Spoilers are a weird thing when it comes to sequels. Especially sequels which promote themselves by throwing out mysteries and sly hints about the deaths of major characters. BioWare told us some answers today regarding the very beginning of Mass Effect 2. The very beginning. I’m going to share them, okay, but don’t say I didn’t warn you.
You play as Shepard. There, it’s out. He/she’s not dead (for the sake of this article I’m going to call Shepard a “she”, since the One True Shepard (my one) was). Quite why there was all that promotional material saying she was remains a mystery, and one that will presumably be resolved when the game appears. But this of course means we have an answer to the questions about whether your Mass Effect 1 character carries over.
It very much does. And more than you might imagine. Traditionally giant compromises have had to be made when letting you pick up the same character in a later game. BioWare promises this time will be quite strikingly different. When you import your save game, you’ll not only bring across the look of your Shepard, but also all the decisions, actions and relationships she formed. This seems an enormous task, meaning their stories for the recurring characters will have to have multiple beginnings each, to match up to however they might have ended in the previous game. Oh, and of course if you killed that character, they won’t show up at all. It’s tempting to suspect this means the roles of previous characters will have to be somewhat diminished, if the story is to survive their complete absence. BioWare made it clear that having played the original game was not necessary, and apparently the sequel will still work as an entry point for new players.
The only aspect that seems unlikely to make the transition complete is your skillset. Although the impression we got – and it was an ambiguous one – is that this is less to do with trying to reset things for the beginning of a new difficulty curve, and more to do with the sizeable changes they have planned for how skills will work.
Humans are going missing all over the galaxy, you’ll be concerned to learn. Shepard is tasked with finding out why. Which requires her to fly around many planets attempting to recruit a crack squad of team mates into her pro-Human group, Cerberus, necessary for a climactic final battle.
We saw one such character’s arrival into the team, a new alien called Thane, known to be the greatest assassin in the galaxy. To get to him we saw Shepard and her team perform some of the vastly improved combat on their way. Using cover much more intelligently, the direct control combat seemed far more sturdy (although of course we were watching BioWare play, rather than at the controls ourselves).
Combat can still be paused at any time to access your skillset. However, crucially it doesn’t need to be this time. Arranged on the wheel that appears on screen, you can assign skills to three shortcuts, and then deliver them on the fly. These abilities now include some that exploit physics to perform some pretty decent attacks. We were shown one in particular where enemies were lifted up from their hiding places, and cartwheeled in slow motion through the air, trapped in a blue stasis field, through which Shepard fired lots of lovely bullets.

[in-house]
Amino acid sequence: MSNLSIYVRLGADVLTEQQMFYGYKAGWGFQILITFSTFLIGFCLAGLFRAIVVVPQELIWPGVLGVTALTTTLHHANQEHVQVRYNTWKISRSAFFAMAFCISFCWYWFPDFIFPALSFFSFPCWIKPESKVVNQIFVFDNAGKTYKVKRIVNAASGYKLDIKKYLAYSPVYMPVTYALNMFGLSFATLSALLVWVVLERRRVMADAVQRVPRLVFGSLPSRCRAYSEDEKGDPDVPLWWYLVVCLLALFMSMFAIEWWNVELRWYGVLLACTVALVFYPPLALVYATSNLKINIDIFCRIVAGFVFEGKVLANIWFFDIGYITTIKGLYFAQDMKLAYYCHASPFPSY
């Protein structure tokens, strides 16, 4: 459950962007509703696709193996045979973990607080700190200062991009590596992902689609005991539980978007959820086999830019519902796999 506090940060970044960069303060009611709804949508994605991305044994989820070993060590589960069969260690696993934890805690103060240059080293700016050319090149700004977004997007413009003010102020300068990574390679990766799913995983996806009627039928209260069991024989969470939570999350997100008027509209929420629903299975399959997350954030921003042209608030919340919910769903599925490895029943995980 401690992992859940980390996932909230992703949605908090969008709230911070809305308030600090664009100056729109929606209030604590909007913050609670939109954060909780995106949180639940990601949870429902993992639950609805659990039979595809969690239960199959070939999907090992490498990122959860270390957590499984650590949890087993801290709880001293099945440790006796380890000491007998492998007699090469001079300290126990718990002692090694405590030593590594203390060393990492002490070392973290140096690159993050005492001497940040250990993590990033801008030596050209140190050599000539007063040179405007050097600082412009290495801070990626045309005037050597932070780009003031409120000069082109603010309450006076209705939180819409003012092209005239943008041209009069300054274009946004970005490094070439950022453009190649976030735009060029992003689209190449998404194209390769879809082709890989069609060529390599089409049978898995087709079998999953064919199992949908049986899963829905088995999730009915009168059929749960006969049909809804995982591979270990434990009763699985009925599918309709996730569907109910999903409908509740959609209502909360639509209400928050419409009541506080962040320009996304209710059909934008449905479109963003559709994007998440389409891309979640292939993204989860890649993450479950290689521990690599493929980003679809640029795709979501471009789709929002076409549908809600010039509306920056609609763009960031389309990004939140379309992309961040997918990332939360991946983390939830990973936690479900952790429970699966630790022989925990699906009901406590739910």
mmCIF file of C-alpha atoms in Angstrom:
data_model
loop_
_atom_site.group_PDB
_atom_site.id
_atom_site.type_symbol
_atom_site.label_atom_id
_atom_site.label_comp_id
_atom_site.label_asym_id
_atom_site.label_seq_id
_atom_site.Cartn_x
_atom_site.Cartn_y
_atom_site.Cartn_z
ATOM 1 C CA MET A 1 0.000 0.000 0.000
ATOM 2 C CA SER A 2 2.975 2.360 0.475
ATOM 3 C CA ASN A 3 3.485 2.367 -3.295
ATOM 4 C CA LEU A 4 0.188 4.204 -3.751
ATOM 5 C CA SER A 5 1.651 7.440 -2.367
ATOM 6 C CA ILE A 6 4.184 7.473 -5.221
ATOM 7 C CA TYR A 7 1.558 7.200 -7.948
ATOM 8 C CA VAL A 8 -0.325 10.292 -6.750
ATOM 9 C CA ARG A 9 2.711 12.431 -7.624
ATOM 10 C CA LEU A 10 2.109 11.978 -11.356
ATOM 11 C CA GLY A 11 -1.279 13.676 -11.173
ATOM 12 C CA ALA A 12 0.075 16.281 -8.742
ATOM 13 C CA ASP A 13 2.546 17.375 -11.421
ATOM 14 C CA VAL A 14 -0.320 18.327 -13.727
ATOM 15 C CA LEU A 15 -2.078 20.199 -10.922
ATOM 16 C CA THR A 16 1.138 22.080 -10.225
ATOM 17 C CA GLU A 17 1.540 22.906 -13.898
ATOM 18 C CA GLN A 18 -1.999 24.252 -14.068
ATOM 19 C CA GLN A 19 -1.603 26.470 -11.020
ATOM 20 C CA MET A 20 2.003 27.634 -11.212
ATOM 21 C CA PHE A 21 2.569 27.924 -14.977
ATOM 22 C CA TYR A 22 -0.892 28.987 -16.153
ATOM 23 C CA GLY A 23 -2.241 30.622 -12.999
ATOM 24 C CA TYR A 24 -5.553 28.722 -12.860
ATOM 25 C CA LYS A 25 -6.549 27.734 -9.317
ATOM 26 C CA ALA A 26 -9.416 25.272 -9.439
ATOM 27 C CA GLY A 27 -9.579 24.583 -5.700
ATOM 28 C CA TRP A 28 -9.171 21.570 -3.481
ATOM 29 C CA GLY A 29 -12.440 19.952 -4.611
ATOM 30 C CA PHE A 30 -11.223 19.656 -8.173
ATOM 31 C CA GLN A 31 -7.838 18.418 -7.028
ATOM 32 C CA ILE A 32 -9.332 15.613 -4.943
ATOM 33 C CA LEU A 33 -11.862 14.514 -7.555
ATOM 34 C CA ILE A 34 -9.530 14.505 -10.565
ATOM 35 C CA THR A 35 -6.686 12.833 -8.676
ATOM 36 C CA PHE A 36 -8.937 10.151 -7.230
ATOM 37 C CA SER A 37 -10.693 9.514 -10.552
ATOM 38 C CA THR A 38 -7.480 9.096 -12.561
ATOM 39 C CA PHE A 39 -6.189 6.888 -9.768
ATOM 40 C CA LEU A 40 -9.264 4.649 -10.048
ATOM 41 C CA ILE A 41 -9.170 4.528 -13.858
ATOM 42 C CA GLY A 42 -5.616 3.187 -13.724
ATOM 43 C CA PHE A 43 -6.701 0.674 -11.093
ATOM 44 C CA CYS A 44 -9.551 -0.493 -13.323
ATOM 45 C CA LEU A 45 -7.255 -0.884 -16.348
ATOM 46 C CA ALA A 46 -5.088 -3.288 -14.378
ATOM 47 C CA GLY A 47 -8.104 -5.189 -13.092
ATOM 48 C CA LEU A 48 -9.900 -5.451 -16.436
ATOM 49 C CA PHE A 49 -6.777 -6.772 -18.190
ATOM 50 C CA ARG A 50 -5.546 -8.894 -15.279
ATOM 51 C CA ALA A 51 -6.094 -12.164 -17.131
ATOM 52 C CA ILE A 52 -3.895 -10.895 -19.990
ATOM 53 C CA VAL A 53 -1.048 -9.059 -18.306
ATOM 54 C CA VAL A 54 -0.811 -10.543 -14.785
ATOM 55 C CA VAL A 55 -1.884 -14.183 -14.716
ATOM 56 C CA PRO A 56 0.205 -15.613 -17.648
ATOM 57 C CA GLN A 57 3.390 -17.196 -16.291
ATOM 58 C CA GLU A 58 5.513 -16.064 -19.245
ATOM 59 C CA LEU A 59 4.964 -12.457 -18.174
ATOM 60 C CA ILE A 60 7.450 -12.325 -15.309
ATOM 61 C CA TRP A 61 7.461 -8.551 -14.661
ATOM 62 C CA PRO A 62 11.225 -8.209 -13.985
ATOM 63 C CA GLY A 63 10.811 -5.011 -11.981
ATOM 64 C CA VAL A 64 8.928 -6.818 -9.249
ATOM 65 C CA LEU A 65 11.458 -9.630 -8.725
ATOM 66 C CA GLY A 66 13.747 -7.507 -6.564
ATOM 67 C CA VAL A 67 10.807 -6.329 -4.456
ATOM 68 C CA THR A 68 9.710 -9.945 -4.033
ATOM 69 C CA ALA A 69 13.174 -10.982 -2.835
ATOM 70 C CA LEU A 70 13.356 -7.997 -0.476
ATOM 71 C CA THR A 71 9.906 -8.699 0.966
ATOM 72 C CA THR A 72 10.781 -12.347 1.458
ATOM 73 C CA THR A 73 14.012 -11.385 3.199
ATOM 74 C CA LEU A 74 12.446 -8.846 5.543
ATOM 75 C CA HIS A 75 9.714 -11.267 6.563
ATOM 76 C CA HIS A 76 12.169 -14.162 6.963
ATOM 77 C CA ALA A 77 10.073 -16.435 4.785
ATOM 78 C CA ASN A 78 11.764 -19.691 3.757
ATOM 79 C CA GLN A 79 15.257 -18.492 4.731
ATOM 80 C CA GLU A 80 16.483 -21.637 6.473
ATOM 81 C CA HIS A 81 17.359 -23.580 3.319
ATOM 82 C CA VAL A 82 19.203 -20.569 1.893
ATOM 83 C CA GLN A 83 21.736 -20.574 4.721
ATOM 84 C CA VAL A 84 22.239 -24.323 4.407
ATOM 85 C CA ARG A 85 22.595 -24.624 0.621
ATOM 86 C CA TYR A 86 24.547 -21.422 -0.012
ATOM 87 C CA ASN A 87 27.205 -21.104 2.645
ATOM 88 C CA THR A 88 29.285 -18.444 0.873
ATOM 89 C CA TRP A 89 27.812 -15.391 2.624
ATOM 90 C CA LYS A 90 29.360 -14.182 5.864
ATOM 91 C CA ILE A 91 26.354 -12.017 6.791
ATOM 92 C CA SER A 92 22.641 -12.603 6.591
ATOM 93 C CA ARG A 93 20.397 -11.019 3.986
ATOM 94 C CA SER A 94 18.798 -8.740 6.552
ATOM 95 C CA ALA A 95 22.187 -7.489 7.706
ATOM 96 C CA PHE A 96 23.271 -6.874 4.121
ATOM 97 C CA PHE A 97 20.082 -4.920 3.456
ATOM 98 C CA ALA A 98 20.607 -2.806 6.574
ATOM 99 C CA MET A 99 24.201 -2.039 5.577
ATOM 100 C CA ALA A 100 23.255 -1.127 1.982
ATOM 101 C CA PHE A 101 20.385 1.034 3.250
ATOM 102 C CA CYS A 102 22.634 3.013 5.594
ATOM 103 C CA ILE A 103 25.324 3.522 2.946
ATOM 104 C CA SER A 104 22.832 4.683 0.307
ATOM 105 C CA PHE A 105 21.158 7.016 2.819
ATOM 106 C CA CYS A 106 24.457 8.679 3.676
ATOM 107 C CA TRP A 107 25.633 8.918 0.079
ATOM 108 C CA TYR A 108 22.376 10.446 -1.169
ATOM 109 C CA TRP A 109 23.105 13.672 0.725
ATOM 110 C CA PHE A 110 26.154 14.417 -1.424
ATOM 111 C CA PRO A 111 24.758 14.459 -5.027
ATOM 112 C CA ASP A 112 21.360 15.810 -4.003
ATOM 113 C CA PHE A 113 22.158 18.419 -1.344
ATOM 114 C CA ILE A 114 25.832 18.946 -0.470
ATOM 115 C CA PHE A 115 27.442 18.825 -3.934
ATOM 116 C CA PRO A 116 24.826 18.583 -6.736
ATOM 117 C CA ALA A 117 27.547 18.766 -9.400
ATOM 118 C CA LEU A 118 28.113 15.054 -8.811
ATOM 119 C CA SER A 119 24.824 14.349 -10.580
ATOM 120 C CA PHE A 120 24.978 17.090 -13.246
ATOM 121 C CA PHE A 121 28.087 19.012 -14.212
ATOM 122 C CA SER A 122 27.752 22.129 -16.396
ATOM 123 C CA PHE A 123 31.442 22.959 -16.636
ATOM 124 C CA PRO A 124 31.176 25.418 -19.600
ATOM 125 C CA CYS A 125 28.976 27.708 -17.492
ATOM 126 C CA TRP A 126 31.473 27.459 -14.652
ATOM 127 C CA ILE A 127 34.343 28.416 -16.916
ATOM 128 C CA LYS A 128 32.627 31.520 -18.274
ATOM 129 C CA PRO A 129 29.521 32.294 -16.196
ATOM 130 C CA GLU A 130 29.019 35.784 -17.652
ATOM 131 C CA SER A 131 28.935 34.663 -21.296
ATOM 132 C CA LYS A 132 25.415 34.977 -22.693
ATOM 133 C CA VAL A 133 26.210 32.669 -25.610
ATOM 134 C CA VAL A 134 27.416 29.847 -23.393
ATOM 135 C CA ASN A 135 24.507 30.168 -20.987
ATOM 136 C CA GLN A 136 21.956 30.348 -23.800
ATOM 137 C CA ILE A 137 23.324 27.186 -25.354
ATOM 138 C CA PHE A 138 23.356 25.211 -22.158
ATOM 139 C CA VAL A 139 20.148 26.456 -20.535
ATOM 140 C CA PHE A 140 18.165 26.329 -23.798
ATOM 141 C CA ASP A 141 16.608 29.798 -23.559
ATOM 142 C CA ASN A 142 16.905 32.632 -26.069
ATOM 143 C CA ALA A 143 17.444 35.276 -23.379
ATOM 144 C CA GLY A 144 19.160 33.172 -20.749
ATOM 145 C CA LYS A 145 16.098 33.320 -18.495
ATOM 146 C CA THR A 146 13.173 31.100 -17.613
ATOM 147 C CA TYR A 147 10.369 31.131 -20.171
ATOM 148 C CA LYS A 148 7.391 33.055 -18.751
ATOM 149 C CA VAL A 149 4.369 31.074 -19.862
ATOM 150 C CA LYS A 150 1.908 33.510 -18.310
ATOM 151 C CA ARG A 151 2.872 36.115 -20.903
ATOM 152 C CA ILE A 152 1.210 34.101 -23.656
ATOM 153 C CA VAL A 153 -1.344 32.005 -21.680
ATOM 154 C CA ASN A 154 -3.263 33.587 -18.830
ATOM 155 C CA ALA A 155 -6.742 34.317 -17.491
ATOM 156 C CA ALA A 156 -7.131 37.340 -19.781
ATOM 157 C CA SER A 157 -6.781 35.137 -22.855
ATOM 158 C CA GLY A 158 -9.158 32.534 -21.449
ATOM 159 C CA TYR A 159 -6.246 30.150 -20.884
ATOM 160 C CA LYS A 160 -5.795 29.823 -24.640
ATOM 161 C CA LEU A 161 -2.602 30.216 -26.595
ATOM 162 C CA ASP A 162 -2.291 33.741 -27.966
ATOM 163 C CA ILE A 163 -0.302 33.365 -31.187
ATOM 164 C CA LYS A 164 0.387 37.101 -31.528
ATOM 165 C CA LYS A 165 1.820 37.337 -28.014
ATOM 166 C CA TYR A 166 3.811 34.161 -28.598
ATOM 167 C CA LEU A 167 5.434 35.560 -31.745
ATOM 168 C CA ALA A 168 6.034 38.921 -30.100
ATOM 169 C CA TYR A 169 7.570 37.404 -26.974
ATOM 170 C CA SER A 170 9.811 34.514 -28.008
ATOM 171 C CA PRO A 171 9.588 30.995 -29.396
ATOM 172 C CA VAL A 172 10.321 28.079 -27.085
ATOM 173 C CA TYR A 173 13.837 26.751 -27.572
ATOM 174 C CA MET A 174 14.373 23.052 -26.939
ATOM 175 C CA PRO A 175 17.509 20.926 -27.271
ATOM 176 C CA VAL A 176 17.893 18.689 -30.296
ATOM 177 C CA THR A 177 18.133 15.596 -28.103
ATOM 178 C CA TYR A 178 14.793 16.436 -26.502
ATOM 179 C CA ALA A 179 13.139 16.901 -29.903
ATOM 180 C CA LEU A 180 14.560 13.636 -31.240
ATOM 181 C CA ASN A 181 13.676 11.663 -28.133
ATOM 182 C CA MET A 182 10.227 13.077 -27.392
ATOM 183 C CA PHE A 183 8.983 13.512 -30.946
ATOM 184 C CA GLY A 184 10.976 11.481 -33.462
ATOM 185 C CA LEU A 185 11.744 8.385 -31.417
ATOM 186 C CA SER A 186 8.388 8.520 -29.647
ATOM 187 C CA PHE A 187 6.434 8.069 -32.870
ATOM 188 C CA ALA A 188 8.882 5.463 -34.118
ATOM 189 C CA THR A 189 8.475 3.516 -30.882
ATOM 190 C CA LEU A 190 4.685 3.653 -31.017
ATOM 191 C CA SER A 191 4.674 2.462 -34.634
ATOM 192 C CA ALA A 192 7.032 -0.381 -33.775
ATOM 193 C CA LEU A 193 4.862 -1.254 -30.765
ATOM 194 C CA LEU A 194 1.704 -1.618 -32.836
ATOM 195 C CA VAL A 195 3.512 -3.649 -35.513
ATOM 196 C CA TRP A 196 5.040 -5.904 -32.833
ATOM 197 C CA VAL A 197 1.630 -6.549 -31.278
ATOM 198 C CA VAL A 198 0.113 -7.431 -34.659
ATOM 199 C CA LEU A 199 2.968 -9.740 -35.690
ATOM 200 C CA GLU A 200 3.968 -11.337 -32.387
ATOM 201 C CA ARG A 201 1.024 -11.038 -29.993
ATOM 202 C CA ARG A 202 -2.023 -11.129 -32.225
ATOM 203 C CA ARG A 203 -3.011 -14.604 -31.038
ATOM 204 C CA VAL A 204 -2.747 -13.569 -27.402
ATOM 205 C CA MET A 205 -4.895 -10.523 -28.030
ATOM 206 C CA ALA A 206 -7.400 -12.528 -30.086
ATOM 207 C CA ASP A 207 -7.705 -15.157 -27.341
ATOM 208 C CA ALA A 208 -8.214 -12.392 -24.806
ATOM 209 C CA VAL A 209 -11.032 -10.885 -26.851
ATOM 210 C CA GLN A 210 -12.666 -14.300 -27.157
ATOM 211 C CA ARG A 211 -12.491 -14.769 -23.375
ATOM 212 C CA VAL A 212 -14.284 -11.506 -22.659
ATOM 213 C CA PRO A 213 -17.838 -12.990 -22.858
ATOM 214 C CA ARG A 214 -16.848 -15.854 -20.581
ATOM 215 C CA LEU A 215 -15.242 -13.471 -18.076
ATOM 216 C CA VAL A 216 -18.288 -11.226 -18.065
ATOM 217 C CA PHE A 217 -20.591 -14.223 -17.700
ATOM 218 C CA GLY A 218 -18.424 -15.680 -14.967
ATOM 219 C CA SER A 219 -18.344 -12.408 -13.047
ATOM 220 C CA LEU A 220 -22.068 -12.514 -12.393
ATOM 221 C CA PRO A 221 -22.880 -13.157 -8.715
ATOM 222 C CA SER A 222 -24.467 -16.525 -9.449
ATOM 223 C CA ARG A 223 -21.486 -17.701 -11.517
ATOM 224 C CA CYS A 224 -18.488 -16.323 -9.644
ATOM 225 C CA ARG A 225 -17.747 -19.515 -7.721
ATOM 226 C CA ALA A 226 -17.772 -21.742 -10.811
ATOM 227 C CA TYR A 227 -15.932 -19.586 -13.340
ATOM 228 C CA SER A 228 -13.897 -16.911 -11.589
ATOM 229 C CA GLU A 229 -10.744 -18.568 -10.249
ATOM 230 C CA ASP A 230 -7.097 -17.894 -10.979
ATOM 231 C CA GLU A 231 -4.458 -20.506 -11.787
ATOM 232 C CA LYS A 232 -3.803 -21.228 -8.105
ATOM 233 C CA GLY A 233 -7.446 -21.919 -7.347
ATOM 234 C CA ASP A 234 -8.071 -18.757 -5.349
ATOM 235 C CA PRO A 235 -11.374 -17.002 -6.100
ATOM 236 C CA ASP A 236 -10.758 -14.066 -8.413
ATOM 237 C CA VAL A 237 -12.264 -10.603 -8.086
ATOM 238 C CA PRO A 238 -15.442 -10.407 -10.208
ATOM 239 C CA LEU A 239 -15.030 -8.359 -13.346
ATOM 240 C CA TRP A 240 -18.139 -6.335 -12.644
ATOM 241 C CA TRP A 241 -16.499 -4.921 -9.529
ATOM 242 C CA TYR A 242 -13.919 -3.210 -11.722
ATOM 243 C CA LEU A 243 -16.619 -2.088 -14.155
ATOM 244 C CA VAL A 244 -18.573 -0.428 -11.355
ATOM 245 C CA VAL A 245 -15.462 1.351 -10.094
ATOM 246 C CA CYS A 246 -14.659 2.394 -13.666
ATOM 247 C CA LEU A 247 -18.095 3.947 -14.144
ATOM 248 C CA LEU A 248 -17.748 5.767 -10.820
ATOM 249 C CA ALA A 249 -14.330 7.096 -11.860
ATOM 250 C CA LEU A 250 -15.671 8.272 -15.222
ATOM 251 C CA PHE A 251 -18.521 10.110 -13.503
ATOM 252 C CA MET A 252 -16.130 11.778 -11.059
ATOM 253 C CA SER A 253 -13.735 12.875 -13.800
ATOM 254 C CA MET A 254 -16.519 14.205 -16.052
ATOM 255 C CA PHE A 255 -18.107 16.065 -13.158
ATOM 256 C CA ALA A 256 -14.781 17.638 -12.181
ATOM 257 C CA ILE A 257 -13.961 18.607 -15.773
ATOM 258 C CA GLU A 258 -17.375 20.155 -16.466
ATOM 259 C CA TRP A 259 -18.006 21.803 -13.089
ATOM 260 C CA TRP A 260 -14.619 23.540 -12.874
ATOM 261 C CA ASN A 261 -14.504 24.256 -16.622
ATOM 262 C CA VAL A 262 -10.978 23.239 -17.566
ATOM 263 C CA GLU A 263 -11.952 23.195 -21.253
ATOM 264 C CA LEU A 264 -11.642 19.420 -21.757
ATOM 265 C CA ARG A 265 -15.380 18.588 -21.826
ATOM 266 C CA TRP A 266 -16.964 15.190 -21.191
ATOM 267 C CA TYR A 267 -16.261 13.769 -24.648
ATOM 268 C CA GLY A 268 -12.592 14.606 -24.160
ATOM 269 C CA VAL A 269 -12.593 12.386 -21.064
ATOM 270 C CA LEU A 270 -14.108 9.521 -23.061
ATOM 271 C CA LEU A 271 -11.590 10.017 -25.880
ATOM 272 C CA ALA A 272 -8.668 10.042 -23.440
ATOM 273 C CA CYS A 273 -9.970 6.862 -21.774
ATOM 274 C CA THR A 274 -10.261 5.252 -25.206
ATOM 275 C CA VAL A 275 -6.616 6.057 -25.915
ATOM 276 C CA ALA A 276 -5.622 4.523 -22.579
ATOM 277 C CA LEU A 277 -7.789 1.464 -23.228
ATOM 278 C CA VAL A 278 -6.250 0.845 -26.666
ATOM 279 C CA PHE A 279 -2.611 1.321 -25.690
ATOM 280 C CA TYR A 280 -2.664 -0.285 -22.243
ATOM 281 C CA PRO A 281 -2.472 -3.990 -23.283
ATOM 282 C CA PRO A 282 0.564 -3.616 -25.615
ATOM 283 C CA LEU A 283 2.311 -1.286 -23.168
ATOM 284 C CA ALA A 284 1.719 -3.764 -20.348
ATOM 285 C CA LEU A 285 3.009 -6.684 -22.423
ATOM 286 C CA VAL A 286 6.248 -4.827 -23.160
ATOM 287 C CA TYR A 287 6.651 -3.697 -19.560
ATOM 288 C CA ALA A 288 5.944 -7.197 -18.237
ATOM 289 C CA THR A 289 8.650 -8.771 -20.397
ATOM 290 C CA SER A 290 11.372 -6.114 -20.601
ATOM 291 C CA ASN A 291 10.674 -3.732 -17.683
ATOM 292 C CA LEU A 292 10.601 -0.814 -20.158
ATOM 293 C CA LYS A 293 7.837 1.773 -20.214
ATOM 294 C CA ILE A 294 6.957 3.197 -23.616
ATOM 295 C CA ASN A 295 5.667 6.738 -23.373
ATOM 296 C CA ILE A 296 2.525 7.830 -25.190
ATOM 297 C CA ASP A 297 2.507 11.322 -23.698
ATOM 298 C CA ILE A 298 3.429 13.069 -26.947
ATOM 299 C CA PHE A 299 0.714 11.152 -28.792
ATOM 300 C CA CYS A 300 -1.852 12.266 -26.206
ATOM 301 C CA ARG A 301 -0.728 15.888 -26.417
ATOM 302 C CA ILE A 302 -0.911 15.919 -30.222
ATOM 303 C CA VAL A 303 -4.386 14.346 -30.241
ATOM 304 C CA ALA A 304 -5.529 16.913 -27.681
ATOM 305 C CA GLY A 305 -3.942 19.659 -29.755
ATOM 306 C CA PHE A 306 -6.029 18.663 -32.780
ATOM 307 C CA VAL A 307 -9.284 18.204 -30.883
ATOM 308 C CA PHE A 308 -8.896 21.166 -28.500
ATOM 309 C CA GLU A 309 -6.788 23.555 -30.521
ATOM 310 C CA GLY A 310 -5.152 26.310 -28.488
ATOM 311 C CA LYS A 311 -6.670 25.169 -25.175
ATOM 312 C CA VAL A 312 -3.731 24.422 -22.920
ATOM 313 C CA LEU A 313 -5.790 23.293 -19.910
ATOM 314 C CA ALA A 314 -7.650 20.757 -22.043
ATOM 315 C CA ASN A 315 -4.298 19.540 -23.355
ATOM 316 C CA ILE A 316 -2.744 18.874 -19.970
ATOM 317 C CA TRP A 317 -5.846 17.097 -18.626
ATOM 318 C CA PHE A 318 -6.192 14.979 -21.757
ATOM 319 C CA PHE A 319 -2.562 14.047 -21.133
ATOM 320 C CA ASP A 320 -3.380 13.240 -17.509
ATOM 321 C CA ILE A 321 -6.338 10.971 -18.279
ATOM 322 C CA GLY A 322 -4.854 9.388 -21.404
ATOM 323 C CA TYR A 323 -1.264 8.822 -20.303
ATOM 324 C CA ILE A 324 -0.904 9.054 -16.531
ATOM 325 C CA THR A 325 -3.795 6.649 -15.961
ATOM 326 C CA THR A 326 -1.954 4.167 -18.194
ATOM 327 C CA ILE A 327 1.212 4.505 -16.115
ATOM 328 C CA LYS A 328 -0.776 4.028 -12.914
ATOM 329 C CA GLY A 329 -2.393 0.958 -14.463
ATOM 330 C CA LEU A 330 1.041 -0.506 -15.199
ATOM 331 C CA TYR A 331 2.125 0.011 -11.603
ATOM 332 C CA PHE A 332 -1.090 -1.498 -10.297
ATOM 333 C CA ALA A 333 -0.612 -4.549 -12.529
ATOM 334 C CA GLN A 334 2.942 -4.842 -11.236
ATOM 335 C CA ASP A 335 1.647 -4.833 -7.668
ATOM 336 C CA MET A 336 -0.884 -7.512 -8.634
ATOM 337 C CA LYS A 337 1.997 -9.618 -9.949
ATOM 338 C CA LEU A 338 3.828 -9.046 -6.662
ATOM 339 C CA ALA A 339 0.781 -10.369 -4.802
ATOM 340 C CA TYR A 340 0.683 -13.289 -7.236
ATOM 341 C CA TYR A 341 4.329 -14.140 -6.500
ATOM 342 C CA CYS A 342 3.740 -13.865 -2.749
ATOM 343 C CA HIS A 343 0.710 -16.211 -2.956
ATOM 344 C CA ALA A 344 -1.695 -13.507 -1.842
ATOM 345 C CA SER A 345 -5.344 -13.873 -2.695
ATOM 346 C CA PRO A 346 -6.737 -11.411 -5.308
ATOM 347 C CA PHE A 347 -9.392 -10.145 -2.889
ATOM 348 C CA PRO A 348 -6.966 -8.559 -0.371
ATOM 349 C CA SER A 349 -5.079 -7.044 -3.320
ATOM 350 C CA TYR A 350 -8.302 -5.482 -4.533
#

Squad members can also be controlled independently (although we didn’t see this in action), which should also make for more involved battling. Nine new weapon classes are added to the mix, along with the ability to use heavy weapons. We saw a wrong-faced male Shepard using a rocket launcher to take out cartwheeling baddies (although it seemed to launch pretty weedy rockets – it doesn’t seem quite right that people should get up again after being hit by such things).
Finally for the fighting, the enemies have not had the rather unfortunate (for them) upgrade of having their bodies divided into regions. So you can now shoot out a leg, or more practically, a face.
Conversations see a new ingredient, too. The Interrupt System is a briefly appearing icon on screen that provides an opportunity to change up a dialogue moment quite dramatically. You may be chatting with someone who’s stood near the ledge of a tall building, for instance, and then as you’re going to pick your next dialogue option see the exclamation mark appear in the bottom left of the screen. Hit one button at this point and you’ll do something drastic and horrible. Like push him off. Hit another button and you’ll do something drastic and heroic. Although I’ve no idea what that might be, since BioWare chose to push him off the ledge. You can, of course, just play the conversation out without making these impulse decisions if you’d rather hear what someone has to say.
The cutscenes look spectacular. They are absolutely phenomenal to watch, not only because of the luscious character designs and gorgeous backgrounds, but because of the direction, the framing, the artistry. And that’s just the dialogue. We saw one scene showing a space battle, resulting in the destruction of a large ship, that was just breathtaking.
Perhaps the biggest criticism of the original Mass Effect was the paucity of exploration on non-plot-critical planets. Again none was shown, but we’re promised that this has been overhauled, and that all planets will now be completely unique, and far more interesting to poke around.
BioWare went out of their way to make it clear that Mass Effect 2 will be a far darker game than the original, with much more serious consequences to your actions. They say that it will be possible to reach an ending – not a game over screen but a proper game ending – in which Shepard dies. Now, let’s see them carry that save position over into Mass Effect 3.